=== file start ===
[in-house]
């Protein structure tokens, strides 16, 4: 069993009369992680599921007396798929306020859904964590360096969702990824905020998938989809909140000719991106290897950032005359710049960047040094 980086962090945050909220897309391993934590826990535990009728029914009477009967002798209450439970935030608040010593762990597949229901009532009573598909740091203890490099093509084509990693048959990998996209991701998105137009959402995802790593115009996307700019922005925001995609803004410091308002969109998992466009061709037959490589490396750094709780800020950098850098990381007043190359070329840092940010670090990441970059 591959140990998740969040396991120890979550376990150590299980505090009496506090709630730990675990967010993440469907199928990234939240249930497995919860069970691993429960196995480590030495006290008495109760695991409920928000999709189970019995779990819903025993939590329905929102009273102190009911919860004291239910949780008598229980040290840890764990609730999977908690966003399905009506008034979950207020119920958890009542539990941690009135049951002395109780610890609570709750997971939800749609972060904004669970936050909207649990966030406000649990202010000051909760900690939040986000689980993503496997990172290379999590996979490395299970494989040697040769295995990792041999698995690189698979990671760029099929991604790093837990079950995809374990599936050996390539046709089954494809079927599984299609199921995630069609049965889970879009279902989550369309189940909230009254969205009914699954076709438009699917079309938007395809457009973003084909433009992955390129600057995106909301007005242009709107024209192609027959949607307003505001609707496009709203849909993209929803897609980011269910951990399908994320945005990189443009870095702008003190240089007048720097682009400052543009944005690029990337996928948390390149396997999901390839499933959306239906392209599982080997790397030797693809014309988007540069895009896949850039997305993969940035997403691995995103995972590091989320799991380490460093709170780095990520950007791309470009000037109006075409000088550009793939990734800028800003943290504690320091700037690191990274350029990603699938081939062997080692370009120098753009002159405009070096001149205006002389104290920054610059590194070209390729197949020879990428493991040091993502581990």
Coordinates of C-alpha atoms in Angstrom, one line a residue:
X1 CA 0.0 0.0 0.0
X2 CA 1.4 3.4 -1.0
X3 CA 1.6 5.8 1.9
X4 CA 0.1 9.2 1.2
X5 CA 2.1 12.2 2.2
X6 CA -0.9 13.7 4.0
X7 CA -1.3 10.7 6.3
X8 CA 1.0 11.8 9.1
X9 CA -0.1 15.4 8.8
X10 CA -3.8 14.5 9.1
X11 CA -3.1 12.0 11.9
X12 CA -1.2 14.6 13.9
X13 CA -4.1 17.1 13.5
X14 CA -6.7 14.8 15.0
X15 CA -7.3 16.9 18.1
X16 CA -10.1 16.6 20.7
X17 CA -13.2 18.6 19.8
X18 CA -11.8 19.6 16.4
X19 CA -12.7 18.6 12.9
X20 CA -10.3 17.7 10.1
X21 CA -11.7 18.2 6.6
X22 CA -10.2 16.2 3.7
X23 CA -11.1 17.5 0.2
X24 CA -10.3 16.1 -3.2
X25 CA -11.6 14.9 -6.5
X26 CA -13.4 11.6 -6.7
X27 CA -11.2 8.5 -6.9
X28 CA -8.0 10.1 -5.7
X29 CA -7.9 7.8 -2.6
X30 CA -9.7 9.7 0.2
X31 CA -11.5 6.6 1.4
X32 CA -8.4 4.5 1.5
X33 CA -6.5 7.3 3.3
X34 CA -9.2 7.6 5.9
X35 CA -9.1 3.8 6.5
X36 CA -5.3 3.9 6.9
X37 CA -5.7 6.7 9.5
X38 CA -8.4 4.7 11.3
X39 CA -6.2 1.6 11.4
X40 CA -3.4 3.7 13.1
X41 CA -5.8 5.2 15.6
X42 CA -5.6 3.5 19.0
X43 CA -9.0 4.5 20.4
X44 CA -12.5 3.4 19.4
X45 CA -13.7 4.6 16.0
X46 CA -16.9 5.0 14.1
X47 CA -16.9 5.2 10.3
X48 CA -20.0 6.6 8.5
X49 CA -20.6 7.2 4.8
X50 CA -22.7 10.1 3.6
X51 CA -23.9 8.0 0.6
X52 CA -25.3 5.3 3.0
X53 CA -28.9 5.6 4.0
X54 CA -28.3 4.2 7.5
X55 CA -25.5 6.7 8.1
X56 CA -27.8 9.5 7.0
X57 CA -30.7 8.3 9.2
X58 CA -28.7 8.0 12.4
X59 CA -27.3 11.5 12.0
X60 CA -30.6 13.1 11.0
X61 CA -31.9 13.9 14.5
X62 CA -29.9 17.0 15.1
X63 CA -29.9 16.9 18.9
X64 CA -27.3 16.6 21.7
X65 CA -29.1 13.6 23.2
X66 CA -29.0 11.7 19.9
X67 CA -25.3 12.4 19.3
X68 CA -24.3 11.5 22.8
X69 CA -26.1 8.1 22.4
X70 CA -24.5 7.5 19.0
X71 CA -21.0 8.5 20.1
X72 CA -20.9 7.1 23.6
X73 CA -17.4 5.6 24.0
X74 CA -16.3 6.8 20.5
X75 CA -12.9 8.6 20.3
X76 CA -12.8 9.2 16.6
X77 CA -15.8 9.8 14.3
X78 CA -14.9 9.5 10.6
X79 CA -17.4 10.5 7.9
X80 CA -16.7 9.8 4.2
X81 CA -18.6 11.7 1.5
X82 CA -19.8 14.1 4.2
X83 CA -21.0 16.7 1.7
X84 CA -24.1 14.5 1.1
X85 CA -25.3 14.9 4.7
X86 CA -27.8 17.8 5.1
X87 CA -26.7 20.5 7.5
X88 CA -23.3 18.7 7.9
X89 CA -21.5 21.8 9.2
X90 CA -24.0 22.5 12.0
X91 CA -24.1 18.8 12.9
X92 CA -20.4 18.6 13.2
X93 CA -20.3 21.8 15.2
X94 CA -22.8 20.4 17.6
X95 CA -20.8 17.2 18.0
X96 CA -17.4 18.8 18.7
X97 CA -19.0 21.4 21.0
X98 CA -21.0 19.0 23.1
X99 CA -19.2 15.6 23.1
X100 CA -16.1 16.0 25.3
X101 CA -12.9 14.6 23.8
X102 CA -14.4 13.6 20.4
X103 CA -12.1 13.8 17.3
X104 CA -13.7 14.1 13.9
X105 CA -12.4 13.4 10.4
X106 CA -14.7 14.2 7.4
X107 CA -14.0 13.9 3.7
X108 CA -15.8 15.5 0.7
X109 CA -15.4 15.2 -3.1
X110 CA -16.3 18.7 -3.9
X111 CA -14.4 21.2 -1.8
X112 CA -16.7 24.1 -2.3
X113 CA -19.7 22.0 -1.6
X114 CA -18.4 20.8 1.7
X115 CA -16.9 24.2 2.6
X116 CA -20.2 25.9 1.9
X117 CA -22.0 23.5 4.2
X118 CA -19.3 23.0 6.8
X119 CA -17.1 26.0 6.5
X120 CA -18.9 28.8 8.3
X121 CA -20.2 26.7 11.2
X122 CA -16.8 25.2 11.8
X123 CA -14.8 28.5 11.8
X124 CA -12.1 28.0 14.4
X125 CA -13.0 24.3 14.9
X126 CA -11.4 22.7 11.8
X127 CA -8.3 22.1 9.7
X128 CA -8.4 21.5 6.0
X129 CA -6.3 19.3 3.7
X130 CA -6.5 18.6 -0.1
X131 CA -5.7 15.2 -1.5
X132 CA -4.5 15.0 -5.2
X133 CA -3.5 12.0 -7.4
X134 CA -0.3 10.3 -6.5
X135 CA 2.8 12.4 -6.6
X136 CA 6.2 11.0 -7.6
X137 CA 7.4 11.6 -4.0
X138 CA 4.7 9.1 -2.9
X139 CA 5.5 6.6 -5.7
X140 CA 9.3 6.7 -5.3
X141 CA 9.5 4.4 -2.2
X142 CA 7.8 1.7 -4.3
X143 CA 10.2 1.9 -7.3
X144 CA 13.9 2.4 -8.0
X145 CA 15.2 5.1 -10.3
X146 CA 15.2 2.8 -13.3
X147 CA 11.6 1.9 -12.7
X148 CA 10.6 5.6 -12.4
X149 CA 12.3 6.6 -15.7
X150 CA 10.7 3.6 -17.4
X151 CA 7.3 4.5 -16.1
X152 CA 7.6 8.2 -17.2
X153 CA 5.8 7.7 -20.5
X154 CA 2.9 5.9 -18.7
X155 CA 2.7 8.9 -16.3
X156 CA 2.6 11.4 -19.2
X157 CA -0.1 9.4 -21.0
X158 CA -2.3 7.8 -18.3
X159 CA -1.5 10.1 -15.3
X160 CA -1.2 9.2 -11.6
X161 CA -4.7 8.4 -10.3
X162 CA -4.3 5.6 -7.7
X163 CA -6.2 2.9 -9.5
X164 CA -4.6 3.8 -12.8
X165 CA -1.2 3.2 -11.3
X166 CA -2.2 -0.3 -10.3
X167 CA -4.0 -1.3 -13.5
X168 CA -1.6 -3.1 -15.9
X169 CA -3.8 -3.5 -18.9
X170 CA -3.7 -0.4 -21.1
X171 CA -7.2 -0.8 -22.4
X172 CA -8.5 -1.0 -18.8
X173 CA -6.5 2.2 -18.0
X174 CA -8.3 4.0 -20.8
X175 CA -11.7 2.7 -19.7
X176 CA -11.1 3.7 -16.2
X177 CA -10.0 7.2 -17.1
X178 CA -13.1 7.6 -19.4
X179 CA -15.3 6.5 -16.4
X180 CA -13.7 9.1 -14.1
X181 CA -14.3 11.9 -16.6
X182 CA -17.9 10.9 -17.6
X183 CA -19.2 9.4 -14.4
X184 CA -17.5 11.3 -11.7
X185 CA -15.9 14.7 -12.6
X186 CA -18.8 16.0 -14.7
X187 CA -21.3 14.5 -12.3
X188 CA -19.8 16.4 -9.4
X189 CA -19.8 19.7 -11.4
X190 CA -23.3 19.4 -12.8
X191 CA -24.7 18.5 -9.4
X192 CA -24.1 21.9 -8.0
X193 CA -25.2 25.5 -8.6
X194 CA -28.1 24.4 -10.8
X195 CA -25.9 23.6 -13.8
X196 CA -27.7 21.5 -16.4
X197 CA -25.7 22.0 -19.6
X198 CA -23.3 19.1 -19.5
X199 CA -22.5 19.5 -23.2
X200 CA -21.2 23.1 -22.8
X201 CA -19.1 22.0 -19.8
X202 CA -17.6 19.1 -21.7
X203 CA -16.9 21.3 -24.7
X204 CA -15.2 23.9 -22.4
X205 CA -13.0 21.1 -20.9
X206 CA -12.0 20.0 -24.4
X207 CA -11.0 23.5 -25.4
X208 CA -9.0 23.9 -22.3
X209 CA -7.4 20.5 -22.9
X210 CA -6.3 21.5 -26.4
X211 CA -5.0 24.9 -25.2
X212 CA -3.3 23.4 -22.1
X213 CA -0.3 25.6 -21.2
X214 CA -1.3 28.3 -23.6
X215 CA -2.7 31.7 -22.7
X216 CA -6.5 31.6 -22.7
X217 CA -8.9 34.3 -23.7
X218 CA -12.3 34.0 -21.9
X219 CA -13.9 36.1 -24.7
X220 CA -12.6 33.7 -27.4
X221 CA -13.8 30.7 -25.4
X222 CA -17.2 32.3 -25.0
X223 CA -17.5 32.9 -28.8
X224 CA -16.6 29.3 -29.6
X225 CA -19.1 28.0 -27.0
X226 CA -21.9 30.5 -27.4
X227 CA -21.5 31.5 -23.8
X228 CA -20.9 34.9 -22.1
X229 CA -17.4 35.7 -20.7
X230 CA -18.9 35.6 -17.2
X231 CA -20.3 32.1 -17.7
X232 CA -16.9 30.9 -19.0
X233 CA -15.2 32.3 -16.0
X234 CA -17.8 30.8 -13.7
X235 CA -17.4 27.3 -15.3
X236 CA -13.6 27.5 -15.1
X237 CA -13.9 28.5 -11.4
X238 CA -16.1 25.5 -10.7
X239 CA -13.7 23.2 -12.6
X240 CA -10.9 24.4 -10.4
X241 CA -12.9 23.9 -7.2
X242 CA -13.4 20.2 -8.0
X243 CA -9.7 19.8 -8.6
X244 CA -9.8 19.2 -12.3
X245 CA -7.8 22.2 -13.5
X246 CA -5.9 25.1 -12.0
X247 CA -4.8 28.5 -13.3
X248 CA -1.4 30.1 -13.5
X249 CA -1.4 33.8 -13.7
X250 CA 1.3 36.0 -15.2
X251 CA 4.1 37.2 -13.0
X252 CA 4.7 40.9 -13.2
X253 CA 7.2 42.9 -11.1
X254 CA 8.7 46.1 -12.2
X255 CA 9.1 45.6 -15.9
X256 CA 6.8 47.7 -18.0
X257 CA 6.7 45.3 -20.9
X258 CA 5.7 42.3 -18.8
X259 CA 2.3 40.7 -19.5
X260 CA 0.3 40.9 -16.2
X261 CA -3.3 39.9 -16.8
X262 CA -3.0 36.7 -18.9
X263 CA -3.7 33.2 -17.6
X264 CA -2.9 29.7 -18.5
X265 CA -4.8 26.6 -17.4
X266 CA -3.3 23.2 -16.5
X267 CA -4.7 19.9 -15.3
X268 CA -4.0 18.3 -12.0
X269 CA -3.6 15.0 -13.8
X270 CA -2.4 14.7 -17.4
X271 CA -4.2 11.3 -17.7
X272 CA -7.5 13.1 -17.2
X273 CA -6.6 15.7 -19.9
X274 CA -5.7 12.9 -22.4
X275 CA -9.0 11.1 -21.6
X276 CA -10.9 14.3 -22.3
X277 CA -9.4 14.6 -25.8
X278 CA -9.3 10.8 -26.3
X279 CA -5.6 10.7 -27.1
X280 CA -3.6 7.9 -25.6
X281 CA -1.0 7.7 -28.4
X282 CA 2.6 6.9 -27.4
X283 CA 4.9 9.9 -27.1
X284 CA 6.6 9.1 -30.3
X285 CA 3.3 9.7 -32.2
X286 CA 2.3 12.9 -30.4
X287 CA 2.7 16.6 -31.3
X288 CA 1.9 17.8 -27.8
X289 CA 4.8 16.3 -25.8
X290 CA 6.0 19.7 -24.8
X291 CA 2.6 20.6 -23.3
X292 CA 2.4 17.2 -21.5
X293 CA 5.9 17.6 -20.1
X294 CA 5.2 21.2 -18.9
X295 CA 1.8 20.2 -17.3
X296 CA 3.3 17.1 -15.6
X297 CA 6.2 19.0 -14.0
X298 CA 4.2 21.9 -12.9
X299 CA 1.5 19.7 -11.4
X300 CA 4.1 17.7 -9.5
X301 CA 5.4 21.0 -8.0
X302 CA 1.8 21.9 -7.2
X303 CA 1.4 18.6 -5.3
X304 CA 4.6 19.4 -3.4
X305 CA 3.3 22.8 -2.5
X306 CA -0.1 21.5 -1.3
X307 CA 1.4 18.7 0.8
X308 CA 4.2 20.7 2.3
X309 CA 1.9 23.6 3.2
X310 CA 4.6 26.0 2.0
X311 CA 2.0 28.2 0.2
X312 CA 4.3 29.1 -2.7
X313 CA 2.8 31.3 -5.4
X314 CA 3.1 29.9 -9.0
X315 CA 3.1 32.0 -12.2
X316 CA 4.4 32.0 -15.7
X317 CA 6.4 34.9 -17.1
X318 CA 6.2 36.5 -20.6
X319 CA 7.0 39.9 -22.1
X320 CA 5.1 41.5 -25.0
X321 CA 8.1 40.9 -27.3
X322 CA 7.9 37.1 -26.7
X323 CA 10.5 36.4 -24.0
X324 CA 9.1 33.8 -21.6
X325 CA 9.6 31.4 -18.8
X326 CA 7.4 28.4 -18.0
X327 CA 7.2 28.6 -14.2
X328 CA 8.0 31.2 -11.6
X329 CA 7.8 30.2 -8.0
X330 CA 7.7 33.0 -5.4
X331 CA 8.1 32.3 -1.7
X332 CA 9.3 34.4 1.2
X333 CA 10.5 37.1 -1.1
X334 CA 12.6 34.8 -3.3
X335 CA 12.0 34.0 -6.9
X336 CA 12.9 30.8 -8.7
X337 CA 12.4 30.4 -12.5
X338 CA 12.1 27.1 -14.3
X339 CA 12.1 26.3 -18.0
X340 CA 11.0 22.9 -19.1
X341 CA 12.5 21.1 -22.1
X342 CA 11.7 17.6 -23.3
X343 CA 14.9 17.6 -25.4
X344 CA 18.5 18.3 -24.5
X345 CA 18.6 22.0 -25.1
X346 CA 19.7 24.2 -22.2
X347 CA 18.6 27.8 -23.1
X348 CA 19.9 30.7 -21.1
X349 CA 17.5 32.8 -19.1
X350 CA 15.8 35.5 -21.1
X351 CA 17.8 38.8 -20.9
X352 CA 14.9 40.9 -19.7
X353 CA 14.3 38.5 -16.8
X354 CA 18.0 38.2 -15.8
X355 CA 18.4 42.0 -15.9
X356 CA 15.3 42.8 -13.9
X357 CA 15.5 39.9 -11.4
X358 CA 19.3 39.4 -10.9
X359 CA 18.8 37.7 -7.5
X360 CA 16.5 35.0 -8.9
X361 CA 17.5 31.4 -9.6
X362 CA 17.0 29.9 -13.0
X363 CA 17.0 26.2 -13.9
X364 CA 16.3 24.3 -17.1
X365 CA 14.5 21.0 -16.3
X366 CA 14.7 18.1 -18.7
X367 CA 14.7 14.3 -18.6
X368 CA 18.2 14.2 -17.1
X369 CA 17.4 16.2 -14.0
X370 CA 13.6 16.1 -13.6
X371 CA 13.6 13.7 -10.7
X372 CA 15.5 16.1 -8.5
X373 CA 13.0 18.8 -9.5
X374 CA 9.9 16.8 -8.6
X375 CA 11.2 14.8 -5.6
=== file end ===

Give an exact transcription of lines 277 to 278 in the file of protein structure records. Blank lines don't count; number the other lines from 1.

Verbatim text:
X274 CA -5.7 12.9 -22.4
X275 CA -9.0 11.1 -21.6